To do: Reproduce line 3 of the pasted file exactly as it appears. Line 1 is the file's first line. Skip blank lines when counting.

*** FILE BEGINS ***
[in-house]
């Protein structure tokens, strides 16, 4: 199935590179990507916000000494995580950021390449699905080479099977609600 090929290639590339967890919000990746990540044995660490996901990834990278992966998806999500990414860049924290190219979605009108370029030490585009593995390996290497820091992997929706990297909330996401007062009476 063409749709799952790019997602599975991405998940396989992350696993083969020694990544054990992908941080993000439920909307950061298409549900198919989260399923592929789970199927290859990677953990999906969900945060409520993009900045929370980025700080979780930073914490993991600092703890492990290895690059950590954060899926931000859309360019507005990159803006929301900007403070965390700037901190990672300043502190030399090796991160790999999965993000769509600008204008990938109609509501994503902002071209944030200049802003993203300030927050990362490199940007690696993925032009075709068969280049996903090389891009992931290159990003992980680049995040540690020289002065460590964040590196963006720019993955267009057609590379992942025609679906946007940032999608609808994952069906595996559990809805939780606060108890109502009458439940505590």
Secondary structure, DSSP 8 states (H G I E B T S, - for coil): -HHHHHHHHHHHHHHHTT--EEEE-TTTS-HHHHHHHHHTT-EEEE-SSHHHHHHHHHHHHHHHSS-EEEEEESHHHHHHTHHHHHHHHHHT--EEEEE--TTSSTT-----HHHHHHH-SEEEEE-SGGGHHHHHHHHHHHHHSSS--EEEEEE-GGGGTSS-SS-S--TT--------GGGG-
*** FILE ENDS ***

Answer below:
Secondary structure, DSSP 8 states (H G I E B T S, - for coil): -HHHHHHHHHHHHHHHTT--EEEE-TTTS-HHHHHHHHHTT-EEEE-SSHHHHHHHHHHHHHHHSS-EEEEEESHHHHHHTHHHHHHHHHHT--EEEEE--TTSSTT-----HHHHHHH-SEEEEE-SGGGHHHHHHHHHHHHHSSS--EEEEEE-GGGGTSS-SS-S--TT--------GGGG-